Isn’t it true that after separation an infant or young child will always live with their Mother?

No, this is certainly not always the case. The Court is required to make orders which are in the best interests of the child.  When making orders for young children, the Court must give consideration to the “attachment theory,” which emphasises the importance of infants and young children building a secure and trusting relationship with their primary caregiver, which in turn promotes their healthy psychological and physical development in childhood and their ability to form strong relationships later in life. The primary caregiver is not always Mum and can sometimes be Dad or a grandparent or other person who is primarily responsible for the care of the child. This varies depending on the circumstances of each family.

This is no one-size-fits-all solution.  Parenting matters involving infants and young children need to be dealt with very carefully and orders put in place which promote the child’s best interests and gives consideration to the importance of young children forming secure attachments.  For this reason, the Court is heavily guided by experts, particularly psychologists and social workers when determining what time arrangements are best for each individual child.

A question we often get asked by parents who do not have their young child living with them is “How old does my child need to be to start having sleepovers at my house?”  This question is not easily answered.  There are many factors which impact on when this happens including the child’s temperament, what role each parent had in caring for the child during the relationship, the time spent with that parent since separation and the capacity of each parent.

Often in cases involving infants and young children, the Court makes orders for young children to live with the parent who is their primary attachment figure and to spend regular and short periods of time with the other parent.  This can sometimes start off being a couple of hours, two to three times a week for a young infant and then generally this time increases as the child becomes older.  Depending on the factors mentioned above, some children may be able to spend overnight time away from their primary attachment figure when they are as young as six months, whereas others may not be able to cope with this until they are 3-4 years of age.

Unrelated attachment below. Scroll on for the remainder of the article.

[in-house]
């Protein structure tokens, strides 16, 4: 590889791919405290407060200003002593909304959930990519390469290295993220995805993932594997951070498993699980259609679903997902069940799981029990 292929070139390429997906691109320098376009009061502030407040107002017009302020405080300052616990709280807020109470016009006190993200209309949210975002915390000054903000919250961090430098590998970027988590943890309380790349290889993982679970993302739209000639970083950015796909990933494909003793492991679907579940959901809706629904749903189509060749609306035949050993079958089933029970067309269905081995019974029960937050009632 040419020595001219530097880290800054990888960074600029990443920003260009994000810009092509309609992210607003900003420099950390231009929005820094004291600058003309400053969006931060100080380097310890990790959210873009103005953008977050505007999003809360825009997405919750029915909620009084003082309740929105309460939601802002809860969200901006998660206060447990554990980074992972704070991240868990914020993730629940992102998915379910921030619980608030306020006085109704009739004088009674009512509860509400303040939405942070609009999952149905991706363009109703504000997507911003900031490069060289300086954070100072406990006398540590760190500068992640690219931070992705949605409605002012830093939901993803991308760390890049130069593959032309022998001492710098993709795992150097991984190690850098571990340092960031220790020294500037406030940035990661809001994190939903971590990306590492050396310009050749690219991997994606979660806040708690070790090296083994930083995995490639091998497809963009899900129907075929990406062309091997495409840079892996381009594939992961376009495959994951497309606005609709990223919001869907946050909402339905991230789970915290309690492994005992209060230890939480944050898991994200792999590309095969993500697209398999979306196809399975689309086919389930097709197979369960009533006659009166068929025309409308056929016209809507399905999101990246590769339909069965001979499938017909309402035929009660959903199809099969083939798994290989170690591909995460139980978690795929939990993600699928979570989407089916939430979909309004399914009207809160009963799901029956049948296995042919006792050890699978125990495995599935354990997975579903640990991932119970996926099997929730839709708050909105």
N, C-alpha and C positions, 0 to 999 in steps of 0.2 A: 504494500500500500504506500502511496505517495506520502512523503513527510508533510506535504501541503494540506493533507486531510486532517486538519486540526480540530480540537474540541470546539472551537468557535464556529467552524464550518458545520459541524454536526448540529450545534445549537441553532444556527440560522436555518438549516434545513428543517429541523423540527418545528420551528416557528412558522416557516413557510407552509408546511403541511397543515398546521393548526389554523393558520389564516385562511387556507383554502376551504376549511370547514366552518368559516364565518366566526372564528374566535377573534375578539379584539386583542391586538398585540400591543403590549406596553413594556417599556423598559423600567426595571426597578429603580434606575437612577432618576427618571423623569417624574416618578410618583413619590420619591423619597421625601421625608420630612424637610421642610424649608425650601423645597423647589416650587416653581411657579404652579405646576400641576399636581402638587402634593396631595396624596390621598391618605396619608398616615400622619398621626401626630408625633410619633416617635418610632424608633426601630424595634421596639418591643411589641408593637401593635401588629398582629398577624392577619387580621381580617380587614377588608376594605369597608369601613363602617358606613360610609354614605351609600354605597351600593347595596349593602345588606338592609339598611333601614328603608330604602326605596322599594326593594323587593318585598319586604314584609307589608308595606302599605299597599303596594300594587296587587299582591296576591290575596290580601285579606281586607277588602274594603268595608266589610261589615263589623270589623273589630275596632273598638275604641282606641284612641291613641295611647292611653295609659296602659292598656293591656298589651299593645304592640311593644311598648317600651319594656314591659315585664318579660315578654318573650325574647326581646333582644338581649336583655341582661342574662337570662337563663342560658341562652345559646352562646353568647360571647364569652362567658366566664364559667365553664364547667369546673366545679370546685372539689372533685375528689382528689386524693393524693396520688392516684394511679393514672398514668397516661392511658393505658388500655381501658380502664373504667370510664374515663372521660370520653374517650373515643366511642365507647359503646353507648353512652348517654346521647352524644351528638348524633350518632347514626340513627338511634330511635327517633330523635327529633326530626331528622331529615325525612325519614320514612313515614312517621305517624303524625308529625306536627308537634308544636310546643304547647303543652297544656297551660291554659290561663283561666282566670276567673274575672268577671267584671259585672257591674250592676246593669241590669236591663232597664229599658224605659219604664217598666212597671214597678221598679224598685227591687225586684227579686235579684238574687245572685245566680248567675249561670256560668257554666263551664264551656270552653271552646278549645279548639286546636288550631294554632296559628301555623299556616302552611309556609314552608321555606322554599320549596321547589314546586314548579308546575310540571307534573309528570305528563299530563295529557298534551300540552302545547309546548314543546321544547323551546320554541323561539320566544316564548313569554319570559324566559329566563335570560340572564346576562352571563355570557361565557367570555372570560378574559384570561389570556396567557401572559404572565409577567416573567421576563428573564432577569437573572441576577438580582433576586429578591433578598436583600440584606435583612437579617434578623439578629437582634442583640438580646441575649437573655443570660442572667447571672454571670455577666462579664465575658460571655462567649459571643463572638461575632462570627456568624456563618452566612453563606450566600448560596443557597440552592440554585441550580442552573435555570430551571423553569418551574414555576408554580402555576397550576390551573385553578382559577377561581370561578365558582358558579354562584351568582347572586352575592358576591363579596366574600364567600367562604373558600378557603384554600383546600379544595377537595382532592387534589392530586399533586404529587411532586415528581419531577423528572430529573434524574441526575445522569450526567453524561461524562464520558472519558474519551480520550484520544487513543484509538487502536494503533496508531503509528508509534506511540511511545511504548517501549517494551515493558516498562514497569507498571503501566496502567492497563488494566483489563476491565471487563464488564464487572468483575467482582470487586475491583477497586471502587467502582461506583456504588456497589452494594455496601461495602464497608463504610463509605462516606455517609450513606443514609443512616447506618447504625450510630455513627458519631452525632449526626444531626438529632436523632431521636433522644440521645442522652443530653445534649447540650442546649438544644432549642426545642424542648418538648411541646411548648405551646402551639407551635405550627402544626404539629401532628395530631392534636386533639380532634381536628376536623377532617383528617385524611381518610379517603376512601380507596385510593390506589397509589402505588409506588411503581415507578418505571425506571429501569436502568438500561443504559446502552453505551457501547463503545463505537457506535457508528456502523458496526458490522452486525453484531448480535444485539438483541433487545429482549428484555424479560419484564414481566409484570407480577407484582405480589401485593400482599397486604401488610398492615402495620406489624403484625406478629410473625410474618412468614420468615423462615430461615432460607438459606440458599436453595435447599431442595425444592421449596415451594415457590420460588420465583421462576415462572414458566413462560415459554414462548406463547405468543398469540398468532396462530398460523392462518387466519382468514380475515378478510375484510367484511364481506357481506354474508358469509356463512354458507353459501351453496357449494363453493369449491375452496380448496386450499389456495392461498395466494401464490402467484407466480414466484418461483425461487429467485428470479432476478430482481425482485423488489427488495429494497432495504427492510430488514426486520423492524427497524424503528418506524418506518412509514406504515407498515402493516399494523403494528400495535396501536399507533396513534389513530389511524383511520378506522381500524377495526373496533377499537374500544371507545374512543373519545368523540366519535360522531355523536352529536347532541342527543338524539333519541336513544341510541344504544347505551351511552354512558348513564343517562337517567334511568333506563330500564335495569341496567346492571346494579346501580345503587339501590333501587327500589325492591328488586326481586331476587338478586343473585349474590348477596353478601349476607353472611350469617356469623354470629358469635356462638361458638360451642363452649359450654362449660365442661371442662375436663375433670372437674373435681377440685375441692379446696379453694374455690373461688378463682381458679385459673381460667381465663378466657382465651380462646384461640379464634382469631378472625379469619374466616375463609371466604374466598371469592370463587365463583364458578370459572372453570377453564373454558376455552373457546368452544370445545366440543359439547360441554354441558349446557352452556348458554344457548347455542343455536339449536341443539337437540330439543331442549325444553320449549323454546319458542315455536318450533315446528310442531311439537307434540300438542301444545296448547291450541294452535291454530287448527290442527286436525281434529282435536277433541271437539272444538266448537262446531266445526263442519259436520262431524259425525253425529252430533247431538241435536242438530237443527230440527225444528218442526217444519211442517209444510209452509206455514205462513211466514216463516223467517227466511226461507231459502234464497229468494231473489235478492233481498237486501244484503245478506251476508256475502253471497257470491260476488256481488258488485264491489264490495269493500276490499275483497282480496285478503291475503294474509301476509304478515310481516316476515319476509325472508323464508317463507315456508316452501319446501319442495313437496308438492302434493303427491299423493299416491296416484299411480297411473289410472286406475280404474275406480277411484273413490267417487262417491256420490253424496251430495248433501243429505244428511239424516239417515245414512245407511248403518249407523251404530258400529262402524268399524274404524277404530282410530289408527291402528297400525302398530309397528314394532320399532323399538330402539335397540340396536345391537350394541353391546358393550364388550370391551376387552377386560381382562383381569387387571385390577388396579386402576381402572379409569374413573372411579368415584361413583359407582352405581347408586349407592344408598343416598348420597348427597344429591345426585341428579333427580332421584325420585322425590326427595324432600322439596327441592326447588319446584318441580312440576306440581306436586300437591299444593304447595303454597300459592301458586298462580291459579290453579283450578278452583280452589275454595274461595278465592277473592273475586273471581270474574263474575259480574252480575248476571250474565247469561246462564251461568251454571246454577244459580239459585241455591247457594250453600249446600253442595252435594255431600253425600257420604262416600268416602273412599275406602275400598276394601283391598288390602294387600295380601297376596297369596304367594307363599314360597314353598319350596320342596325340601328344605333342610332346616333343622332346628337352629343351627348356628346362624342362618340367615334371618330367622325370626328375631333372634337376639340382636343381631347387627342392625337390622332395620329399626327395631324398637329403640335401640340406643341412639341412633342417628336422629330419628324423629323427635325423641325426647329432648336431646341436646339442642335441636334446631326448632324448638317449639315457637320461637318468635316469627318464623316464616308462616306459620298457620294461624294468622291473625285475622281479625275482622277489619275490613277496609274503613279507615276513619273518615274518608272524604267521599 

What is important however, is that the arrangements in place for your young child provide them with the greatest opportunity to thrive.  Whilst this may mean that one parent thinks it is unfair or that the child is not being given the chance to form a relationship with the other parent, we understand that the overwhelming priority for nearly all parents is to raise properly developed, well-adjusted little people. This may mean progressing down a slightly different path, however, if the end result is an emotionally balanced, happy child, isn’t it worth it?

Please note that this article has been written on the premise that the child is not at risk in the care of either parent. If it is established that they are at risk with one parent, then protecting the child from risk of harm will be the Court’s primary consideration, over and above any consideration of the child’s attachments or other factors.

Our team of established family lawyers in ToowoombaIpswichBrisbane and North Lakes can assist you to settle parenting arrangements and seek expert advice on the best solution for your children. Contact our team today for a fixed-fee initial appointment.